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Moved saddle forward and up, lost power. Dang.

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Moved saddle forward and up, lost power. Dang.

Old 07-27-22, 08:56 AM
  #1  
runnergoneridin
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Moved saddle forward and up, lost power. Dang.

I've been experiencing hand numbness for a while, but my output has been somewhat good and I feel comfortable when working hard.


So to experiment on the hand numbness, I moved the seat forward an inch (to exaggerate effect) and .5 inches higher. The result was that a lot of my numbness issues went away. However, I could tell that I wasn't able to put out the power and speed I had before. Acceleration was lacking and it felt like each stroke had seemingly less return. I do know I was less aero since getting lower was much more difficult being squished up closer to the bars.


Perhaps I should move the seat back where it was, but tilt it up some? Also, is there a fine line between BB to hip location (setback distance?) and power output? It kind of makes sense because I know I can leg press more weight than I can squat.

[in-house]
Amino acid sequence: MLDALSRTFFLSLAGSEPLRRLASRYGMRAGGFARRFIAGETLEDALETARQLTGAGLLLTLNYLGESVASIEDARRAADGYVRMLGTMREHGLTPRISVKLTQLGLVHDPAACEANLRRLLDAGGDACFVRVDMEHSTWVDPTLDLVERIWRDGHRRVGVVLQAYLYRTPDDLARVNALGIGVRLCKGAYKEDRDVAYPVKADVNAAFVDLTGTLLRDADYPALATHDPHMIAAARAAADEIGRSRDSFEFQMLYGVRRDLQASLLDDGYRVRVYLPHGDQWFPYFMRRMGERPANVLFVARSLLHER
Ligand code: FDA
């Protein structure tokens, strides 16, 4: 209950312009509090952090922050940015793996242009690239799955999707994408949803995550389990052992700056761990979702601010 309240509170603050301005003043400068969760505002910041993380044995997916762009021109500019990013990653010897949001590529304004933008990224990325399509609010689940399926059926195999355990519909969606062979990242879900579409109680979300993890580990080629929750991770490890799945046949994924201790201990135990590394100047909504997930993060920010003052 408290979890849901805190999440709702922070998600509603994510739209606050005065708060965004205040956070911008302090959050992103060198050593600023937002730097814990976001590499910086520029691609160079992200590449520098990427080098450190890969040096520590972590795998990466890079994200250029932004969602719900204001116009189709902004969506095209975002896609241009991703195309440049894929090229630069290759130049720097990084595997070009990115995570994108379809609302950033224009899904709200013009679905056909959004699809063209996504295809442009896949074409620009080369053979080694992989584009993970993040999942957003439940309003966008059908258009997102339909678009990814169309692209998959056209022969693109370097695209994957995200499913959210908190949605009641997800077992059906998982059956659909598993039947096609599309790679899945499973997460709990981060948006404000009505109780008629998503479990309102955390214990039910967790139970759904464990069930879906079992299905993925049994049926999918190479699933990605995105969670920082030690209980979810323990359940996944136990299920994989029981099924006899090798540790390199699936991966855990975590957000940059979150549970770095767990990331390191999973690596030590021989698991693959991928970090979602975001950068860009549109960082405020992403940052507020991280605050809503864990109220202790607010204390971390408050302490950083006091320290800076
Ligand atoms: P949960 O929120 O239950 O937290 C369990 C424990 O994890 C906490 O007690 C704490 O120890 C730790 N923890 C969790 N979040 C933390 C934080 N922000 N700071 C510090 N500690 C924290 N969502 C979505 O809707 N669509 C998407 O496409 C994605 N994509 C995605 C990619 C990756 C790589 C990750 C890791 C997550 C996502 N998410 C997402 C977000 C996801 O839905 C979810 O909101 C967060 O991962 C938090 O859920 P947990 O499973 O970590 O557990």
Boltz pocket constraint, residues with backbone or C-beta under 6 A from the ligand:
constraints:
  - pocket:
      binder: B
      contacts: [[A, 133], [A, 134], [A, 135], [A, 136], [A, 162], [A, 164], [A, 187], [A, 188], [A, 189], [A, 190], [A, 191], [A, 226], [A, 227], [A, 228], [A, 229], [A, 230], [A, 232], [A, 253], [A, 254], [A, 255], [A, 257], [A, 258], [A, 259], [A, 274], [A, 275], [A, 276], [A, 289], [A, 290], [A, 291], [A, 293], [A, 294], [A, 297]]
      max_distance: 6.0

Last edited by runnergoneridin; 07-27-22 at 09:03 AM.
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Old 07-27-22, 11:23 AM
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phughes
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Quit screwing around guessing. Do it right. If your move your seat forward, you will put more weight on your hands. If by moving your seat forward, your numbness went away, you may have been stretched out too far, and need a shorter stem. Don't change reach with saddle setback.

Read this: https://www.stevehoggbikefitting.com...or-road-bikes/

And this: https://www.stevehoggbikefitting.com...ard-can-it-be/

And this: https://www.stevehoggbikefitting.com...d-can-it-be-2/
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Old 07-27-22, 11:26 AM
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Polaris OBark
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Although I agree with the above, the Steve Hogg links always make me uneasy.

https://www.bicycling.com/news/a20036285/steve-hogg/
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Old 07-27-22, 08:36 PM